Sophie Mahlangu's bead work wows judges

14 July 2020 - 09:22
By Londiwe Dlomo
Sophie Mahlangu wearing  her Ndebele mask.
Image: Helene Smuts Sophie Mahlangu wearing her Ndebele mask.

Beadwork has been currency and language on the African continent for eons. From expressing love to one's status symbol, to using them as feminine enhancements, in the form of waist beads, it appears you cannot tell Africa's story without mentioning beads.

The early forms of these usually were bone, shells and seeds to the now colourful, often tightly woven, plastic beads that have entranced the world.

The Ndebele people are one of the groups that have popularised Southern African beadwork. With their distinctive geometric designs and artisans who have garnered the world's attention, such as Sophie Msoziswa Mahlangu.

Speaking to Mam' Mahlangu over the phone is a delight. She's audibly passionate about her work and though there are moments where we miss each other due to the language barrier, the love for her work is easily understood.

Mahlangu is a musician, master bead worker and the winner of the Innibos National Craft Awards 2020 in the Beading Category.

For the competition, Mahlangu entered a pair of beaded bicycles which won over the judges. The inspiration for this art, Mahlangu said, was to be original. She had entered the awards before, but did not win.

"This time I thought about what I could do that I hadn't done before. Not giving up after I lost worked for me. It shows that you should never give up and to also motivate yourself," she says.

Mahlangu is based in the village of Gamorwa in Mpumalanga. She lives with her husband, son, daughter-in-law and her grandchildren.

She sells her beaded artworks in her co-op Nomhlekhabo Craft Africa. Her clientele consists of locals who purchase bead works for local ceremonial use and visiting tourists.

Mahlangu was pleasantly surprised by her win. She says she was informed by Helene Smuts, the founding director of Africa meets Africa, over the phone about her success.

"I didn't expect to win, but it goes to show that if you don't give up, you will finally succeed."

She learnt the bead working craft from her mother. Mahlangu says she stayed close to her mother who would make ceremonial outfits in the night due to friendly competition with her peers.

It was common in those days to work by candlelight in secret so that you could "show up" your peers with exquisite beadworks on various outfits.

"My mother was a very good beadwork maker," she says.

"As a child, I kept close to her, watching as she organised her needle and thread to start making a piece. I would play around with some loose beads right next to her, so that I could look deeply on the way she worked," she has said in a statement.

We spoke about this as well and she says that being with her mom and learning from watching her, stood her in good stead as she was able to make her own outfits after her initiation ceremony.

Mahlangu also says she got her entrepreneurial spirit from her mother, who sold fresh produce and special clothing that was worn by young women when they came back from their initiation.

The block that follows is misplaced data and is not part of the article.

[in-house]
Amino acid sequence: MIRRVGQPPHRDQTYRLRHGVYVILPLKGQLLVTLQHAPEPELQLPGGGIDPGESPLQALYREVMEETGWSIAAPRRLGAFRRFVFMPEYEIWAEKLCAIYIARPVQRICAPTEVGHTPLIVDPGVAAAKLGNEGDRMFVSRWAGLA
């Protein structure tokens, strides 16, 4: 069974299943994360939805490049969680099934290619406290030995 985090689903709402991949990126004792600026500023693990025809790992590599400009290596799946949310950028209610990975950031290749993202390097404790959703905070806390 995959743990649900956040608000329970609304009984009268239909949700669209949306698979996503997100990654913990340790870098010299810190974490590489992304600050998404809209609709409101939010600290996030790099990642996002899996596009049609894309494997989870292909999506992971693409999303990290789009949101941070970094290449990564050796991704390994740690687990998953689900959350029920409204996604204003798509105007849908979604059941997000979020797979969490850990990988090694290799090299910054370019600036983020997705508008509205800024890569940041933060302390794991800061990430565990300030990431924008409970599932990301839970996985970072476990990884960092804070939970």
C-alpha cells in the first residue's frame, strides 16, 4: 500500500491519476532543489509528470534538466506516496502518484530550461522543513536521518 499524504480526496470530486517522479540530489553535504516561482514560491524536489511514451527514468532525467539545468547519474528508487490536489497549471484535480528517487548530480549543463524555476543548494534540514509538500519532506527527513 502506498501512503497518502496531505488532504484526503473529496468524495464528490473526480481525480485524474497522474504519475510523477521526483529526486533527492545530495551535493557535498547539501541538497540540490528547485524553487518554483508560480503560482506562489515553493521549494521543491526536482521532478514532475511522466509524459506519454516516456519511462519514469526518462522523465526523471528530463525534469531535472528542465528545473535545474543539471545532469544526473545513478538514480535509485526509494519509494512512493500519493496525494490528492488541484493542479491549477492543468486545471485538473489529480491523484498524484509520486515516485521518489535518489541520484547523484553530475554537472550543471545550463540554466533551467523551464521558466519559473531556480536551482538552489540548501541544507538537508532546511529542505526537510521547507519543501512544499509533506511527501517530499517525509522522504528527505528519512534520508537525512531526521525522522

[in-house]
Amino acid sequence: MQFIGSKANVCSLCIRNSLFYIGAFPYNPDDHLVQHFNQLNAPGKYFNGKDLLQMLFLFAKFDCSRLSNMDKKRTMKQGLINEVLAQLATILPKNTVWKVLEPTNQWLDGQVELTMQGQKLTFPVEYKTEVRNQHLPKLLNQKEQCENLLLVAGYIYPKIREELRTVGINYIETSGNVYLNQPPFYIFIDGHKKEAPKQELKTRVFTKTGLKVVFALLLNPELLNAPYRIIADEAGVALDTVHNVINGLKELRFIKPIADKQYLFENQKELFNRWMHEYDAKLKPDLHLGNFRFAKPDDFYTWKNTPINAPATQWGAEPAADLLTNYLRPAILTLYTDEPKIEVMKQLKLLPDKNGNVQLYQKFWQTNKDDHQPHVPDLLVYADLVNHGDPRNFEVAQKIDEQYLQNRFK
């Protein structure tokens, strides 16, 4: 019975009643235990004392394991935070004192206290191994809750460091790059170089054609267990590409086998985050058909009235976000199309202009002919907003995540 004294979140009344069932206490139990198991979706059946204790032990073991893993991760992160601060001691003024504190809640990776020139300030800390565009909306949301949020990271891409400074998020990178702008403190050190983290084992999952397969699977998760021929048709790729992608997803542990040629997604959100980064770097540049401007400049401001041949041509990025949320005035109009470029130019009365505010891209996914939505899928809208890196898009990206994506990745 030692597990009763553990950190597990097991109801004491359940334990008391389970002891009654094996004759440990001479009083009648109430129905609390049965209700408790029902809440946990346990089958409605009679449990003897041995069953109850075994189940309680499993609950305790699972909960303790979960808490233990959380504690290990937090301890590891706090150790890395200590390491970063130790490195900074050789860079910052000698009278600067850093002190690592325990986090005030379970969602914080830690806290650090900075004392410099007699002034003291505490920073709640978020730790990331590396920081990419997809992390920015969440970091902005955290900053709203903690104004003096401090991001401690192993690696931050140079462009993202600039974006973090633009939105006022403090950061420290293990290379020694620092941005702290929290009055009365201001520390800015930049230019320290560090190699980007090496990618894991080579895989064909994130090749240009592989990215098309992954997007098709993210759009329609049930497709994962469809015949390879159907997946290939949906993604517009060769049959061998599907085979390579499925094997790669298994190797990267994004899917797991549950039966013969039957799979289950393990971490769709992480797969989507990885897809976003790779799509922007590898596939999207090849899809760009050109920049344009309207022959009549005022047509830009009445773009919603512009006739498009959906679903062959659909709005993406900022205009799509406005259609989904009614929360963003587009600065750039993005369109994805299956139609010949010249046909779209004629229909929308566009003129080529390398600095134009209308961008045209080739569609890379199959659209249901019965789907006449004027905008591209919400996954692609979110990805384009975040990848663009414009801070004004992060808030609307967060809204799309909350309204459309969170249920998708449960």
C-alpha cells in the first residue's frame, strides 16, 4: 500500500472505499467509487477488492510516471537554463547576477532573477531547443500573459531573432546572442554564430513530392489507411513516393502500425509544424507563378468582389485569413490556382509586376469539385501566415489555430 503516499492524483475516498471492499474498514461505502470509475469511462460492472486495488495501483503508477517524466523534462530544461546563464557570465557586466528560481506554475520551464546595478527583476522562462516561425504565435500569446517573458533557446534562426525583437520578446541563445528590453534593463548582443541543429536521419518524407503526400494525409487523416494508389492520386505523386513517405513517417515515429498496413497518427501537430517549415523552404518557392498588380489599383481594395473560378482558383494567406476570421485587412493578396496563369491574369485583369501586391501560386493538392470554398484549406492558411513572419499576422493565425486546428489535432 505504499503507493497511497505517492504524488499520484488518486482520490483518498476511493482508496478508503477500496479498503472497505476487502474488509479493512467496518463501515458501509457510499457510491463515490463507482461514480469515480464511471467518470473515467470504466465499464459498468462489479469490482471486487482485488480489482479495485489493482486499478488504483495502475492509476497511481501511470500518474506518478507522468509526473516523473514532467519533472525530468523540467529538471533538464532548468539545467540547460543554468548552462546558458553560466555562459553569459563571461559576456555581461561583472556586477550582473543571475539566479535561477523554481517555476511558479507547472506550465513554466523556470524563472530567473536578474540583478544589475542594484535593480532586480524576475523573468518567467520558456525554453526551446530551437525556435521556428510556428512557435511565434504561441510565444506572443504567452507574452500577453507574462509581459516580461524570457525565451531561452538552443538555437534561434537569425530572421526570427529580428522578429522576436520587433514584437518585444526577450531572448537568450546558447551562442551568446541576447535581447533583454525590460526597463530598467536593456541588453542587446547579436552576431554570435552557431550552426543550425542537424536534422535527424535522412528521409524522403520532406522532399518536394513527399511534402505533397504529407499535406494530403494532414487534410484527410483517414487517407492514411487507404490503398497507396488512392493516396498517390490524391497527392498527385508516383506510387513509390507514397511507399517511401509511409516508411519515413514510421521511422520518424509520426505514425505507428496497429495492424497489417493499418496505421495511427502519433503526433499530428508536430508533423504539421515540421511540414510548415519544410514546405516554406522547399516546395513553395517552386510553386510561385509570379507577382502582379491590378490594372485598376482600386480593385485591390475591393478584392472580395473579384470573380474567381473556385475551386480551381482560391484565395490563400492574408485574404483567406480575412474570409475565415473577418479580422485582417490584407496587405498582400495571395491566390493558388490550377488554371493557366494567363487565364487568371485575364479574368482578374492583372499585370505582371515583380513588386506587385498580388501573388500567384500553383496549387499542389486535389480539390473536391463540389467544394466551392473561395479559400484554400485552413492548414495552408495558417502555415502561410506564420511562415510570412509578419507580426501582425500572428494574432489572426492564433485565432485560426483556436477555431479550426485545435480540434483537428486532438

Growing up with this "do it for yourself" attitude saw Mahlangu translate it to other women around her when she got married.

She also encouraged other young wives and advocated that they should have a craft, because only their husbands worked.

The intricately beaded bicycles that won the Beading Category of the Innibos National Craft Awards.
Image: Helene Smuts The intricately beaded bicycles that won the Beading Category of the Innibos National Craft Awards.

"I told them, we can live with the work of our hands, let us teach each other how to do the work of our hands," she says.

For those who had skills in farming, she encouraged them to farm and sell produce. And said that if they each had different skills, they could all refer clients to each other.

Mahlangu is an educator in the traditional Ndebele arts. She and long-time friends Dr Esther Mahlangu and Esther Mnguni teach painting and beadwork to teachers and learners through nonprofit company Africa meets Africa's ongoing Ndebele Women designing Identity project.

Mahlangu says she teaches her kids to be original and offers constructive criticism to them as well.

Sophie Mahlangu, left, and Esther Mnguni impart decades of knowledge to local children through the Africa meets Africa project.
Image: Helene Smuts Sophie Mahlangu, left, and Esther Mnguni impart decades of knowledge to local children through the Africa meets Africa project.

"For those who do exceptional work, they get rewarded with first place, second place positions so that they don't give up.

"And for those who didn't do so well, I offer them advice on where they could have done better, so that they also don't give up. If you encourage them they won't give up," she says.

With the Nkangala department of culture, sport & recreation, she has exhibited at the Durban Design Indaba, twice at the Innibos National Craft Awards in Mbombela and in other national centres.

She has travelled to Spain and Italy with Dr Esther Mahlangu, where they completed commissions for mural paintings. Mahlangu has also created mural paintings at local venues such as KwaMhlanga police station and at Kagiso Water Park.